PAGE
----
If you have a kid with sensory processing disorder and they struggle with vestibular (inner ear/balance) and proprioceptive (joint compression/heavy work) issues, you know a great place to take them is the playground! The classic playground is FULL of opportunities to challenge and stimulate their bodies and brains.
So when we went to the traditional playground this week, I was pleasantly surprised to find a whole new type of playground to engage with.
The playground by our house has some great equipment that the kids love. But after a while, we were getting bored, so we played some soccer. When our ball fell into the skate park “bowl”, an idea was born.
Please use common sense when doing these activities. You know your kids best and what they can handle. Challenge them, but keep them safe. And don’t forgot to only use a skate park when it is skater/biker/blader free!!!
Using Skate Park Elements For Sensory Input
There’s so many different components in a Skate Park that can be utilized by a sensory kiddo.
1. Walking and Running Around
Of course it seems simple to us, but walking up and down ramps can be especially challenging for kids with SPD. It trains their brains to keep control of their body when the ground does “unexpected” things. The inclines are also great for the joints in the legs to get extra compression which equals proprioceptive input!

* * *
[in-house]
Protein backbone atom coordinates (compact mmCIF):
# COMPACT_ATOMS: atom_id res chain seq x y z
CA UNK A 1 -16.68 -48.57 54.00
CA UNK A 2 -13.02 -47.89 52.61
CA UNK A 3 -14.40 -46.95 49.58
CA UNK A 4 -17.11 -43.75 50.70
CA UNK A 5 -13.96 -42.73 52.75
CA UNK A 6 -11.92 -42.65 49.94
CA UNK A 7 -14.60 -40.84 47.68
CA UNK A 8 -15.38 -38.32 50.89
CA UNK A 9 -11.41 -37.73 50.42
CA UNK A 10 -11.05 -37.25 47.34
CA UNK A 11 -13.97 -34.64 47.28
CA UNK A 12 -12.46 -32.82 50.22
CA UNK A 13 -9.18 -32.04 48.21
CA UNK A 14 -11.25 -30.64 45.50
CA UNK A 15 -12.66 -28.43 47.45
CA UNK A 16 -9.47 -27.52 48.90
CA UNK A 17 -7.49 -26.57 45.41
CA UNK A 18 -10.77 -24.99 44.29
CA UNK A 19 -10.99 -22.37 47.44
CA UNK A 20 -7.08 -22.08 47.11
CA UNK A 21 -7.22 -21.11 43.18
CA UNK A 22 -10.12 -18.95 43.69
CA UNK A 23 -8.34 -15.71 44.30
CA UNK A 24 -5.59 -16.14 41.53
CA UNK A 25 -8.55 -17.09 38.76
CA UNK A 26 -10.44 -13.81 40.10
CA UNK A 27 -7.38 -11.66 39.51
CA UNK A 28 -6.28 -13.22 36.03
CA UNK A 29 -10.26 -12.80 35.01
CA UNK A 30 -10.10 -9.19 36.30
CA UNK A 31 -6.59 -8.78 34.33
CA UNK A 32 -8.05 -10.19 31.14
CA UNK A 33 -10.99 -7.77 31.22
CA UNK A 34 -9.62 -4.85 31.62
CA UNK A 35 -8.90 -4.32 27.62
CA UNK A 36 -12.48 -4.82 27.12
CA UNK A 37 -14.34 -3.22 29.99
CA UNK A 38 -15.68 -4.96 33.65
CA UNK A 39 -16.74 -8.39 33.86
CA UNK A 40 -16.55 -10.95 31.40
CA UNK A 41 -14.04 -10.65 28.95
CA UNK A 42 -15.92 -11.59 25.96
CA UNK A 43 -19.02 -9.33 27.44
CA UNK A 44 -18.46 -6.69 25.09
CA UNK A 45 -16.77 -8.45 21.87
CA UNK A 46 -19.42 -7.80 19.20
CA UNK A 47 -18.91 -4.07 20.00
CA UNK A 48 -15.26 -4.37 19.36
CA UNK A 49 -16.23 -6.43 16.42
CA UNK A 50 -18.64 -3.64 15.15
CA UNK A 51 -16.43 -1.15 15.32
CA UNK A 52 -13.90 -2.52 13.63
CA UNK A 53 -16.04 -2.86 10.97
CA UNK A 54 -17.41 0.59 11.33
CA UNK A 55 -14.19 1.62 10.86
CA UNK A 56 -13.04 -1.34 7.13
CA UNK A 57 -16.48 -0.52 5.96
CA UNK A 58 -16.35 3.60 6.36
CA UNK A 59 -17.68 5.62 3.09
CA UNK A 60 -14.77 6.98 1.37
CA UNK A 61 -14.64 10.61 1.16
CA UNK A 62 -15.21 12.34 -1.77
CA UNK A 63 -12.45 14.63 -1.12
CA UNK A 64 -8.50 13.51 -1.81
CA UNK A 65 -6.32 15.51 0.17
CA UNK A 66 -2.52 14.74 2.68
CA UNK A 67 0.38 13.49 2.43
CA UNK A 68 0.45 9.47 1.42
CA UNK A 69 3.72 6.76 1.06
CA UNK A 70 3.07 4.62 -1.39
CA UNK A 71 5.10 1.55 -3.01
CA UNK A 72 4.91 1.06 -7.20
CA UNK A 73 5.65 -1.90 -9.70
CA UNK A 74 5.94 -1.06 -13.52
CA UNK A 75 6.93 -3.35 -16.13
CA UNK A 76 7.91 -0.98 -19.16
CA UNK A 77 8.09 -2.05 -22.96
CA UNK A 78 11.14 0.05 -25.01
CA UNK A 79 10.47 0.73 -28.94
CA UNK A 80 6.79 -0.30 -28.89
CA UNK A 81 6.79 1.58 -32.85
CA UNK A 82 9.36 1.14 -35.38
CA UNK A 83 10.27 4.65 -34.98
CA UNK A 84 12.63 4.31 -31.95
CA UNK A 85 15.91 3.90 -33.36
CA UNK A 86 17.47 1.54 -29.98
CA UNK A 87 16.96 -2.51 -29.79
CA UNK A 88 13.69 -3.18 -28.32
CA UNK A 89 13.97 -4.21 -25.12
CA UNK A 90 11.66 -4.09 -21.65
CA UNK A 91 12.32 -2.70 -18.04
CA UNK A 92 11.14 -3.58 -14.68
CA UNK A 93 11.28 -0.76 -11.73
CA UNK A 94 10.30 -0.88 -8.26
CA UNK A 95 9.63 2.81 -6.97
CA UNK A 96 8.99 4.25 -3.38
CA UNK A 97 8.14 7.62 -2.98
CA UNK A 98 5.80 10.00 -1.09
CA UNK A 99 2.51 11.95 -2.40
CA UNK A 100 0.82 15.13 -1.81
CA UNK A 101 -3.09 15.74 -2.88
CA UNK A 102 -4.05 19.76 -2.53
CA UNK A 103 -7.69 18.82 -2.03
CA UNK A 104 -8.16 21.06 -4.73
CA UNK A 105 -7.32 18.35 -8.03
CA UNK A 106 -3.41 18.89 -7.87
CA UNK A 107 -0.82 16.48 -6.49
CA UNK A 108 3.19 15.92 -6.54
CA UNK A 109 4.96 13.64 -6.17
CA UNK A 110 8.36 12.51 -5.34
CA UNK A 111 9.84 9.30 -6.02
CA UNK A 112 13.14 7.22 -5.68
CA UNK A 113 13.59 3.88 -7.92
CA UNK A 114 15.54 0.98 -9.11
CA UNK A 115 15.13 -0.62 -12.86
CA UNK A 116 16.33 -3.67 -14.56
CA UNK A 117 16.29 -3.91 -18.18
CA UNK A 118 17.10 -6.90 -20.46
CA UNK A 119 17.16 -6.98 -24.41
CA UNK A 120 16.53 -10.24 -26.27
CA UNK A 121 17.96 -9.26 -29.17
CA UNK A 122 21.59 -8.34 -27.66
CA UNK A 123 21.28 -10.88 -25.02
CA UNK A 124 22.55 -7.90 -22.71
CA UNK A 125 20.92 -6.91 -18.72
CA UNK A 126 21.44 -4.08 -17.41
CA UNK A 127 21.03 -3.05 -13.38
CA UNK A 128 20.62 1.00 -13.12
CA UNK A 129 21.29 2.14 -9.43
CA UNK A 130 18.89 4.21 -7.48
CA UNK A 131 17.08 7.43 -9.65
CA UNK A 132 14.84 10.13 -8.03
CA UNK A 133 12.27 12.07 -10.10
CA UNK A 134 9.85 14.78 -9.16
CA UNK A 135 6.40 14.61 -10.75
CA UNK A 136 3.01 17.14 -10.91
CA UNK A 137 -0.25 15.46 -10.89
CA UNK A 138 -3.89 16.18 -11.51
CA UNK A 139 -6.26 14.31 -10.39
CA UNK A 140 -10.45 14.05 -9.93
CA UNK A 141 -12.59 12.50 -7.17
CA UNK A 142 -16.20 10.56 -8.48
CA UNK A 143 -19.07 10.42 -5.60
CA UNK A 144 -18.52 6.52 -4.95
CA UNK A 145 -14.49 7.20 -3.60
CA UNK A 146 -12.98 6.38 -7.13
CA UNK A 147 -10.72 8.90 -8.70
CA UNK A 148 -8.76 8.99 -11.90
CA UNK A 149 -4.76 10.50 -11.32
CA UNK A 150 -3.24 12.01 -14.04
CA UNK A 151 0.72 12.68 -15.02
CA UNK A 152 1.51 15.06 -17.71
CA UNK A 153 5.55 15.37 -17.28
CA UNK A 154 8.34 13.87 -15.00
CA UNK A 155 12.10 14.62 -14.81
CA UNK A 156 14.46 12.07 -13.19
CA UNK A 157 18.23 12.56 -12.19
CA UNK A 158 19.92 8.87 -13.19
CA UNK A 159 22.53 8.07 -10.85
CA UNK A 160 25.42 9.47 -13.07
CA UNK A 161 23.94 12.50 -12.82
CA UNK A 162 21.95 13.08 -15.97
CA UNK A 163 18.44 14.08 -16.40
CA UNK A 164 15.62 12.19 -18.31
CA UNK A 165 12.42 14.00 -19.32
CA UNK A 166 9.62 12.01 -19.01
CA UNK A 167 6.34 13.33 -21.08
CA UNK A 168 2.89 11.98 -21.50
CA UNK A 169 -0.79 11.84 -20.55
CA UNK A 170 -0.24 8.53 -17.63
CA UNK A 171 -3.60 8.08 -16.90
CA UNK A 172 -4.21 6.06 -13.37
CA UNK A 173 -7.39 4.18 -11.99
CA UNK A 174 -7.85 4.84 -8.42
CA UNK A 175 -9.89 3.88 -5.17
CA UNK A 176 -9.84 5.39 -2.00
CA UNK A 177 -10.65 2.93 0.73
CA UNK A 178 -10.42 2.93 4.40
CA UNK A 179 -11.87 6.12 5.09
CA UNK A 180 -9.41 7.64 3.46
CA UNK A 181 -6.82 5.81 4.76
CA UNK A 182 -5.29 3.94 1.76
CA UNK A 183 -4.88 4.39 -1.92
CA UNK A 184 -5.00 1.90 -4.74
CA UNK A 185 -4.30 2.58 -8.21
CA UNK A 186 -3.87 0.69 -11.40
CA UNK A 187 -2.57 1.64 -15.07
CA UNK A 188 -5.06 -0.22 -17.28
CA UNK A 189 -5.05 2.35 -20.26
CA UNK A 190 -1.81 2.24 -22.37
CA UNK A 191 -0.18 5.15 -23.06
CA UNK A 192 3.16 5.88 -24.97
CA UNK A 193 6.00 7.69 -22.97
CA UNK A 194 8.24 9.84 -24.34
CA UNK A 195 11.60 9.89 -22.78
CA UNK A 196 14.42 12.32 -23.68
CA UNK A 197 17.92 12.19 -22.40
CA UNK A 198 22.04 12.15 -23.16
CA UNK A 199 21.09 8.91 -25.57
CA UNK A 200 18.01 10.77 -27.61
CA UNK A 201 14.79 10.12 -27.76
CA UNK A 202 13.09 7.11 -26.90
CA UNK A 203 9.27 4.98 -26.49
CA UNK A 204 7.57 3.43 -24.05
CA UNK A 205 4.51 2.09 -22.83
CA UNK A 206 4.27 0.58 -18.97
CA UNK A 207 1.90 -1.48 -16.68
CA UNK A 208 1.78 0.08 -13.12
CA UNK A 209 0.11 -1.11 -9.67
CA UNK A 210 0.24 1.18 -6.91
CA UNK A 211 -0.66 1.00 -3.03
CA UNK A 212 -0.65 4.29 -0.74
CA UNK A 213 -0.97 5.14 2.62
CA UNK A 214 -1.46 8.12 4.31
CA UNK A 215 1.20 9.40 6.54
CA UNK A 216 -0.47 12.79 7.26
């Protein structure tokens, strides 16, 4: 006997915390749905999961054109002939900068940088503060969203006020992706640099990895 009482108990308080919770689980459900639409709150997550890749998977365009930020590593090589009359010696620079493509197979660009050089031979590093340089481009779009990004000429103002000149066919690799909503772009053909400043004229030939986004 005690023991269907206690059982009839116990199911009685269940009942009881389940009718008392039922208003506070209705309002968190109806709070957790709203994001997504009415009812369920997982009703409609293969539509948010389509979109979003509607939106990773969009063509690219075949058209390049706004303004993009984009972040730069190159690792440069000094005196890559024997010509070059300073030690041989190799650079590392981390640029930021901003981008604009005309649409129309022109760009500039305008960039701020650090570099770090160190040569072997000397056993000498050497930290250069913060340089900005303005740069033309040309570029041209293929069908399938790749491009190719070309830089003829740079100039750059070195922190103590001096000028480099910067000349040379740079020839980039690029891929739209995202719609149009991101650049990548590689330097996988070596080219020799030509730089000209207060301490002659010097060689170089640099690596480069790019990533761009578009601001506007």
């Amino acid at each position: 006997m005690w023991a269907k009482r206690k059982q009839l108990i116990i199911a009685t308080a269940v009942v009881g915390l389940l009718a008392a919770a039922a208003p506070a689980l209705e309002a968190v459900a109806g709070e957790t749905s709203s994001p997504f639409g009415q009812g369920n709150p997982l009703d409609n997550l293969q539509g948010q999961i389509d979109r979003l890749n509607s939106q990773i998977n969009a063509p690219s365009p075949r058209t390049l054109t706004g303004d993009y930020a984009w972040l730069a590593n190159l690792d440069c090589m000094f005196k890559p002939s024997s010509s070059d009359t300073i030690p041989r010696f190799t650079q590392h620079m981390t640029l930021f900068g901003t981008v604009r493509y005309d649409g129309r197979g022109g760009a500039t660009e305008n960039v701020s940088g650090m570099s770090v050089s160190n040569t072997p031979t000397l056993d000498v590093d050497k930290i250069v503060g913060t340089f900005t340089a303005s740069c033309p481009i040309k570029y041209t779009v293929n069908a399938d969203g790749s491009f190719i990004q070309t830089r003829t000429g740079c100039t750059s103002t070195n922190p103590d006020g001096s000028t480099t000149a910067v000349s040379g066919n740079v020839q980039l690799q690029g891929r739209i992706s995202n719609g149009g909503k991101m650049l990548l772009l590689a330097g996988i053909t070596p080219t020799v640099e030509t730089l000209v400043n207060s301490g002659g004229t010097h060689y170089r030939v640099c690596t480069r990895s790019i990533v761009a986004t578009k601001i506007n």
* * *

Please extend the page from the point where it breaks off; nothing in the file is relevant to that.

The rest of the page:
2. Sliding Down a Steep Ramp or Bowl
Even though my son is almost 4, sliding give him the willies. I hate that SPD has caused him to be so fearful. But the “slides” at the skate park are less intimidating because he can’t fall off the side, or fall off at the bottom. Once he’s seated, the “slide” will get him to the bottom without any unexpected detours.
3. Climbing Up Ramps or Bowls
There are a million benefits that all kids can gain from climbing! Body awareness, core strengthening, balance, joint compression are just a few. I like letting Loopy climb out of the skate park bowls because should he slip, he gently slides to the bottom to start over.
4. Rolling and Kicking a Ball Around a Skate Park
To extend the time that your child will explore a skate park, throw a ball in the mix. While the kick and roll the ball around, they’ll continue to engage in all the above activities without even knowing it!
The skate park was an unexpected new playground that had so many opportunities for sensory input. If you know what to look for, it’s easy to turn your child’s surroundings into a sensory playground!
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I think our park has a skate area in it. I’ll have to wander past the “playground” area and check it out. Thanks.
I hope it does! My boys love it!
I’m a OT working with birth to three kids in Federal Way WA. I’d love to share this post with some of my families (with a list of skate parks in our area). Any chance I could get a printer friendly copy (maybe PDF?). Thanks!
Hi Amie! Thanks for writing! I’m glad you liked the post. Unfortunately, I don’t have a printer friendly copy. You’re more than welcome to share a link to this web page. Bloggers in the majority of their income from pageviews so when people just copy and paste the content, we’re out of luck. Sorry I couldn’t be more helpful.
Diana Fitts says
I love this! I’m an OT focusing on SPD and I’m constantly on the lookout for creative, yet simple ways to incorporate therapy into daily life. These are some great ideas and prove the point that sensory work doesn’t need to only be done in a clinic or at home!